In the short history that computers exist we've made them too simple so that the average person thinks it's not complicated to keep those things running correctly (or develop new and better versions of it). The average person thinks a car (or even airplane for that matter) is more complicated than a computer. And this believe also translates towards the price they are willing to pay for it. Although that's not a bad thing, expect when you expect a Trabant to perform like a Ferrari.

oops - unintentional good analogy (0)

Anonymous Coward | more than 2 years ago | (#38177018)

For the daily driving that people actually do, a Trabant /does/ perform as well as a Ferrari. With much less fuss, and arguably more comfort.

Re:We made computers too simple to use (2)

artor3 (1344997) | more than 2 years ago | (#38177080)

Are you suggesting that computers are more complex than airplanes? Maybe if you're talking about the nuts & bolts of how the silicon works, but at the sysadmin level, no way. If my email client is crashing, that is not a problem on a level with figuring out why an airplane went down. I expect the IT department to be able to fix it out without reinstalling Windows. If they can't, then I think I'm justified in criticizing them.

Re:We made computers too simple to use (1)

trolman (648780) | more than 2 years ago | (#38177088)

I do not find this comment at all interesting or insightful or what ever the mod checked.

If you give the users hard, complex stuff they will not like. These 'computers' are really workstations. The users need to be able to accomplish work. Make it hard and for what reason?

Make the behind the scenes sound like a mix of rocket science and brain surgery but the workstations are for work.

Re:We made computers too simple to use (0)

Anonymous Coward | more than 2 years ago | (#38177130)

"But it's simple! All you have to do is..."

Re:The average person is right. (2)

thegarbz (1787294) | more than 2 years ago | (#38177218)

How often have you heard things like "My nephew is good with computers, he could do X"?

In the short history that computers exist we've made them too simple so that the average person thinks it's not complicated to keep those things running correctly

It's not. Computers are essentially maintenance free these days. I mean what maintenance does a computer require these days? Security updates? They apply automagically, on my computer while I'm asleep. Software updates, pretty much all automatically. Defrag? Windows does this during it's quiet times. What do you actually think is required for a computer to keep it running correctly? Keep it virus free, but that pretty much applies to a car too (don't crash). If you actively need to do maintenance on a computer these days then maybe you should look at just what it is you are doing to the poor thing.

Now one could argue the complication of building it and setting it up. But this too is trivial. Your average teenager can assemble a computer, and your average grandma can run a windows setup. Neither of them would be able to actually assemble a car engine without considerable knowledge or specialised tools. Cars ARE effectively more complicated than computers.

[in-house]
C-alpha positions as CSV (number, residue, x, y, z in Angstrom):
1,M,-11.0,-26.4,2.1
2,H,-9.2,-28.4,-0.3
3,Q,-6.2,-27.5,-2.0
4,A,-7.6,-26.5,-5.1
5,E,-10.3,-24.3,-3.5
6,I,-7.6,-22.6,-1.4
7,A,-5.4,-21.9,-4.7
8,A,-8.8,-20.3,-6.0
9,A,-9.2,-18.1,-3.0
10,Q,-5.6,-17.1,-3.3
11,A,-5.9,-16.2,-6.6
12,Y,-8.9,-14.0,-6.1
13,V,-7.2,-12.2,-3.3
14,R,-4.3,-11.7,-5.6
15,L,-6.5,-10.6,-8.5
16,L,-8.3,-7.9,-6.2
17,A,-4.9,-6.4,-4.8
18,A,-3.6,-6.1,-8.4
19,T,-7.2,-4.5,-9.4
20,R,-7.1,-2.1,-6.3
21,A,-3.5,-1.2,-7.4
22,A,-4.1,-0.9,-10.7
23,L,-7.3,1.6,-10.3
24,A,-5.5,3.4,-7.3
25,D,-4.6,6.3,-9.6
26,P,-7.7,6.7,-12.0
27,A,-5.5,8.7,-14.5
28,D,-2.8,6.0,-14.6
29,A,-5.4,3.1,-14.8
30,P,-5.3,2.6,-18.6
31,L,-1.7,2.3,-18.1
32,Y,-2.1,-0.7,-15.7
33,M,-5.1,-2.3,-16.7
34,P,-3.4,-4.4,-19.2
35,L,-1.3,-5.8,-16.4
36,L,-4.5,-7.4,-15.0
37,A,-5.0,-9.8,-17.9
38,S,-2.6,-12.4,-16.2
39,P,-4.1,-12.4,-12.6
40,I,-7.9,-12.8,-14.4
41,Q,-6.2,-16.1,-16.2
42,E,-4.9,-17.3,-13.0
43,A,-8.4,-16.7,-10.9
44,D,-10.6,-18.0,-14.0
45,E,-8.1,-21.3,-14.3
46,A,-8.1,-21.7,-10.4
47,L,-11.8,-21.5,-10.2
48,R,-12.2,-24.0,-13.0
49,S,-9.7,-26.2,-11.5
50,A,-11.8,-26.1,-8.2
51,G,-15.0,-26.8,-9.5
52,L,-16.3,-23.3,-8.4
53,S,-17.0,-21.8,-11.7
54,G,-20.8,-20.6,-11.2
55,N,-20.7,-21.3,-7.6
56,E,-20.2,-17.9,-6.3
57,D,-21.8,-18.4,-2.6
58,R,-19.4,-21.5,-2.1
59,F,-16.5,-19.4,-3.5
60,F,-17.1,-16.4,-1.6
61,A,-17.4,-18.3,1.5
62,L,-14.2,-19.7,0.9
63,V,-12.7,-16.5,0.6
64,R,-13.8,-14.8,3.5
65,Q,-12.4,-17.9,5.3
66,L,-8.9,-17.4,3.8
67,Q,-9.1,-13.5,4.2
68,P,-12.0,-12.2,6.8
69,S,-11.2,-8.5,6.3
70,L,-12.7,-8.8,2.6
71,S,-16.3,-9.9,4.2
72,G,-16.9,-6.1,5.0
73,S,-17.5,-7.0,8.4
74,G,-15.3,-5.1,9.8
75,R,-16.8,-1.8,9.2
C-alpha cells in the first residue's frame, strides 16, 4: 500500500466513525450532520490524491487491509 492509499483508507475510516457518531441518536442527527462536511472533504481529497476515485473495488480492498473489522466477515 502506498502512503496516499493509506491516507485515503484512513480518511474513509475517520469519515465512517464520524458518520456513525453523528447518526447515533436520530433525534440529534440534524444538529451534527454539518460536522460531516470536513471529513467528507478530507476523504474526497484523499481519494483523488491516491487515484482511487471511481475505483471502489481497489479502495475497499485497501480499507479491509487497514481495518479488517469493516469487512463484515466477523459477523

Although that's not a bad thing, expect when you expect a Trabant to perform like a Ferrari.

My girlfriend just bought a new laptop. $700. Runs like a rocket, much faster than my $2000 pc of the day. Computers are cheap, disposable, and even the cheapest ones are fast enough to satisfy the demands of probably more than 95% of the users. People who need Core i7 and video cards that require a small powerplant to run are in the real minority.

Like it or not, computers these days are consumer toys. The age of the needing a nerd with big round glasses in the house to help set them up is over. Computers essentially set themselves up and maintain themselves.

Face it, in the consumer world we're obsolete. In the corporate world we're simply there to ensure the clever tech savey users don't screw things up, and the software update doesn't break anything.

Re:We made computers too simple to use (0)

Anonymous Coward | more than 2 years ago | (#38177230)

Then why can't my computer fly on autopilot? And how can i play games in first class?

Not geek enough (1)

Anonymous Coward | more than 2 years ago | (#38176880)

IT departments I have come across seem to be staffed with the slowest tech workers who have no interest in technology. By contrast, their customers want the latest/greatest tools to keep the business edge. So while IT department sees upgrading from WinXP to Win7 as a win, their customers are frustrated about lack of support for OSX, Android and iOS phones.

Not because of all the outsourcing? (1)

jaymz666 (34050) | more than 2 years ago | (#38176886)

It's not because a lot of IT is outsourced for processes that need to be handled onsite?

That, combined with intense budget constraints that mean resources are extremely limited, and what can be spun up at an offsite facility by Amazon cloud services in moments can't be replicated locally because of no disk space, no memory, etc.

Untrustworthy (1)

ludomancer (921940) | more than 2 years ago | (#38176888)